A quadcopter, quadrotor or quad is a type of radio controlled and/or GPS controlled electric helicopter. They are also produced in full scale.
Quadcopters generally consist of a central hub from which four radial arms extend at ninety-degree intervals. The ends of each arm are equipped with an upward- or downward-facing outrunner motor driving standard and reverse rotation model airplane propellers or quadcopter-specific propellers.
The result is an extremely stable yet nimble model aircraft with high payload capability. This makes the quadcopter an excellent base for aerial photography, FPV flight or as an autonomous flying robot/unmanned aerial vehicle.
Each rotor produces both thrust and torque, with rotors one and three rotating clockwise and rotors two and four counterclockwise. This makes the net aerodynamic torque and angular acceleration about the yaw axis exactly zero in much the same manner as a coaxial helicopter. Directional flight is induced by mismatching the balance in aerodynamic torques, i.e., by offsetting the equal thrust of the motors at hover. This eliminates the need for linkages of any kind in a model quadcopter.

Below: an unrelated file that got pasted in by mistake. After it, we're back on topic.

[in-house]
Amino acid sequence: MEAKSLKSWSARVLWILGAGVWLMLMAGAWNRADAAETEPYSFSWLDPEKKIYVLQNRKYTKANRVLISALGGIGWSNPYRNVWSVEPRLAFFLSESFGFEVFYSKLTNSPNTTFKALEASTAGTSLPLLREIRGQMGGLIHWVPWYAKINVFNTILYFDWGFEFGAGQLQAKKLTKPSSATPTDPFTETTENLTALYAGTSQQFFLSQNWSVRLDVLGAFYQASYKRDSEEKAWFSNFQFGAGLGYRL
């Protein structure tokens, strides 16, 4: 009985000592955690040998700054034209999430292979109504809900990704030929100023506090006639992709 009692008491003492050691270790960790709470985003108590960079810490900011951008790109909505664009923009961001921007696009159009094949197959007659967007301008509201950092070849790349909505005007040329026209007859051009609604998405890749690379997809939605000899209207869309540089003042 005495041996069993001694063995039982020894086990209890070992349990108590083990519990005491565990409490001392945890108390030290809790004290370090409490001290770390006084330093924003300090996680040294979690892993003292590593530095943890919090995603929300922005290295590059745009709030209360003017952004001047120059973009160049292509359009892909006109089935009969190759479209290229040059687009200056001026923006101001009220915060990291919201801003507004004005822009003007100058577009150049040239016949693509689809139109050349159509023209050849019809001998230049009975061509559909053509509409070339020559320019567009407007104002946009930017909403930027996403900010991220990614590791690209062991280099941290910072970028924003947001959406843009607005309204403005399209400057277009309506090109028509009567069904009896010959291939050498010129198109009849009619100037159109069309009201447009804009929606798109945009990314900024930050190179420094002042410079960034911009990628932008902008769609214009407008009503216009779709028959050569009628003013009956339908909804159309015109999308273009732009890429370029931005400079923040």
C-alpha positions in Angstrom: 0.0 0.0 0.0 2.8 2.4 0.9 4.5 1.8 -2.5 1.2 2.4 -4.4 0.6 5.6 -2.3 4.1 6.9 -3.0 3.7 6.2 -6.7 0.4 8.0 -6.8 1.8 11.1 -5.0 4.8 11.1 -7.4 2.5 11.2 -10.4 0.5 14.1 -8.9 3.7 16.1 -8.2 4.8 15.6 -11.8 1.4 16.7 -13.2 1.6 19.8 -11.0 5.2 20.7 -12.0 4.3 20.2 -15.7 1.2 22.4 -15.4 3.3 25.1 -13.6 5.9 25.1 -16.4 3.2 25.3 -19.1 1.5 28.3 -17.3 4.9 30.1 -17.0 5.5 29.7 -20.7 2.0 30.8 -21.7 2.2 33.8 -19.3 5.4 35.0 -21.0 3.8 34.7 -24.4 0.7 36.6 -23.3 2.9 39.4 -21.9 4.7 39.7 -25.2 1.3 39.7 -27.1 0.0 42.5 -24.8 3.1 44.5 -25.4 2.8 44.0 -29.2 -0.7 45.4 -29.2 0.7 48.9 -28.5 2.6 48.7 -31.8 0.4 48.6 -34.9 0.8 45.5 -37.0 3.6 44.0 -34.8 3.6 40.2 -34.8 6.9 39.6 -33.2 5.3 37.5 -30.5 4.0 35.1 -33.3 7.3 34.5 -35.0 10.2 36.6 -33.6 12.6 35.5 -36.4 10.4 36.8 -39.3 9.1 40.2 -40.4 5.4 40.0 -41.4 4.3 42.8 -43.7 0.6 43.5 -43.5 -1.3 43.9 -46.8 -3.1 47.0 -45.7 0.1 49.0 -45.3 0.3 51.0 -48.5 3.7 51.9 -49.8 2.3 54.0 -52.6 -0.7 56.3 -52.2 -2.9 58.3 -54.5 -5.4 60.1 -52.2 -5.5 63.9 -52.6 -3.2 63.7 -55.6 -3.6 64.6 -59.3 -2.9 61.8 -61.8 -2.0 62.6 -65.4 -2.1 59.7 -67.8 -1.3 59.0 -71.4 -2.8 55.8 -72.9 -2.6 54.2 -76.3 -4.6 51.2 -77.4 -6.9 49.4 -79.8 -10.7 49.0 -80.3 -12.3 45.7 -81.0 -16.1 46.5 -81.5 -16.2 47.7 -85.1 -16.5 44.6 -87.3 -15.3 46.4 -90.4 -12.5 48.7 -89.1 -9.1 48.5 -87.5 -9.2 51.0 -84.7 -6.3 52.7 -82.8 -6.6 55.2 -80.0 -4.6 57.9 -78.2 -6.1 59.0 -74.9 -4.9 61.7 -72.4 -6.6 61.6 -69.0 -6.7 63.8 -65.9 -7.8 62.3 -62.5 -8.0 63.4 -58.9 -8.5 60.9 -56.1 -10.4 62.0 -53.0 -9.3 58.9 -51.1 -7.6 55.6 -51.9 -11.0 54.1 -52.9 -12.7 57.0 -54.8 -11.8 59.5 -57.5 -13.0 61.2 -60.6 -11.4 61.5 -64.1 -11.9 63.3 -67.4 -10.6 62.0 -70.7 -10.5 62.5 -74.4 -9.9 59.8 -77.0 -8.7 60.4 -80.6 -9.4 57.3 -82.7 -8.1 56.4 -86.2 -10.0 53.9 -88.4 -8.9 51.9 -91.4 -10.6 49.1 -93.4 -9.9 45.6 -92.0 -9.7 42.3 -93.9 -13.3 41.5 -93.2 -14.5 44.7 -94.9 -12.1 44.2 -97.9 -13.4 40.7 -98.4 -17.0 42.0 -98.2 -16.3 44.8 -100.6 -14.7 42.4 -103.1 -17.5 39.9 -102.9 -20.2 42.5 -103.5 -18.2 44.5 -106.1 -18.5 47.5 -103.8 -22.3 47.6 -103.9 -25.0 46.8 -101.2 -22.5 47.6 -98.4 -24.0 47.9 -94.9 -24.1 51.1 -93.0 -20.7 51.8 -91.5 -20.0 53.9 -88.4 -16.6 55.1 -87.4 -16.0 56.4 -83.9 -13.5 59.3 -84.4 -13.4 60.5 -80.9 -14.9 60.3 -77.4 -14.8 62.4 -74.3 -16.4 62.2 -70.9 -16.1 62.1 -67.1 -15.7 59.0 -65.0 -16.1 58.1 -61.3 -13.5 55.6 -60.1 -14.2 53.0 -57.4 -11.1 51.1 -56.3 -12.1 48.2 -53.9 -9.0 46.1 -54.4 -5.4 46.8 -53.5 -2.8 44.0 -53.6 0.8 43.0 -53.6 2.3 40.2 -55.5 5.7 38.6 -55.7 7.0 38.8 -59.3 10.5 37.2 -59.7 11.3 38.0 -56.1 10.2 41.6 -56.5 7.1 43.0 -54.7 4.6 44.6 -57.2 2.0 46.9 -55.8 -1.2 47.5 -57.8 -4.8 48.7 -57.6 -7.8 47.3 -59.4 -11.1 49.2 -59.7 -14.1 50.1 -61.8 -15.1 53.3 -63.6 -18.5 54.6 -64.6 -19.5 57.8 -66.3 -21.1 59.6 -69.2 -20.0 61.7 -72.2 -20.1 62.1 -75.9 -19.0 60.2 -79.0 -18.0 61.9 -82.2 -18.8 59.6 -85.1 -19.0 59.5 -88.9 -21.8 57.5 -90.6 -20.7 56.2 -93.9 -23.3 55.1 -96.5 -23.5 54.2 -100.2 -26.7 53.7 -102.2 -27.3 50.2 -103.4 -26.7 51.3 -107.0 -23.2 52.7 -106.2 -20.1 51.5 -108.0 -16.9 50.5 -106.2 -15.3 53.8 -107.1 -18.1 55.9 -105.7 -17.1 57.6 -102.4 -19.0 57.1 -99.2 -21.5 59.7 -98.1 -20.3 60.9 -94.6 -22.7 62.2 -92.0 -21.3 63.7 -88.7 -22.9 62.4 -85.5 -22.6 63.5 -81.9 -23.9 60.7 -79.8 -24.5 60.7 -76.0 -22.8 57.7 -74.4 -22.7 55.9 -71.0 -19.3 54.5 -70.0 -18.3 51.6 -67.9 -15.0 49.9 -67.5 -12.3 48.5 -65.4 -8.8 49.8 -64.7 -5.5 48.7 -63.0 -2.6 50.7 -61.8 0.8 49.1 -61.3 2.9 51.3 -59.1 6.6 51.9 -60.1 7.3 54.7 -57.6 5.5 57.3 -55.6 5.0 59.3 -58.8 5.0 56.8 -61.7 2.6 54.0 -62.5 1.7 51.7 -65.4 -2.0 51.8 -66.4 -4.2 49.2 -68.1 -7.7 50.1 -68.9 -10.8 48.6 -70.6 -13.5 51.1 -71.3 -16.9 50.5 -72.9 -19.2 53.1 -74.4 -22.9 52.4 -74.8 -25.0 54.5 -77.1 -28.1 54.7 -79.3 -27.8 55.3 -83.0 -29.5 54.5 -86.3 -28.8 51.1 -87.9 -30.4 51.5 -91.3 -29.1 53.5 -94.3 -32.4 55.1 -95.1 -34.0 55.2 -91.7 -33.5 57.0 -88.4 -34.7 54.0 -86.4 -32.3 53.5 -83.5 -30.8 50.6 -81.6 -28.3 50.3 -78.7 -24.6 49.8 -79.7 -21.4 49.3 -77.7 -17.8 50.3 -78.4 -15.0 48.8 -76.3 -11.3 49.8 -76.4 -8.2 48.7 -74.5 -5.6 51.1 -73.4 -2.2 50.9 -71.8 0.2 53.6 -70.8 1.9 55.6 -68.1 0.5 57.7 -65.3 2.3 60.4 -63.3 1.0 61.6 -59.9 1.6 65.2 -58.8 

While the lack of linkages makes a model quadcopter among the simplest of flying models from a mechanical standpoint, the electronics necessary to fly a quadcopter are often extremely sophisticated. Many rely on an inertial measurement unit combining a gyroscope with an accelerometer, barometer and magnetometer. This may be tied into a standard R/C system, a programmable GPS system, a first-person-view system or a combination of any or all of the above.
The Blade mQX, the world's first hobby grade R/C micro quadcopter introduced in January 2012, relies on AS3X technology introduced by Horizon Hobby in October 2011. AS3X is a three-axis gyroscopic stabilization system which automatically stabilizes micro models which in turn causes them to perform like far larger models, even in wind. The motherboard of the mQX allows it to be flown in "X" configuration (two motors fore, two aft) or "plus sign" configuration (one motor both fore and aft; one motor per side).
Similar to the quadcopter is the Y-copter. In this configuration, there are three arms radiating at 120-degree intervals with one or possibly two motors per arm. A hexcopter has six radials at 60-degree intervals.
Perhaps the best-known quadcopters are manufactured by Taiwanese model manufacturer Gaui.
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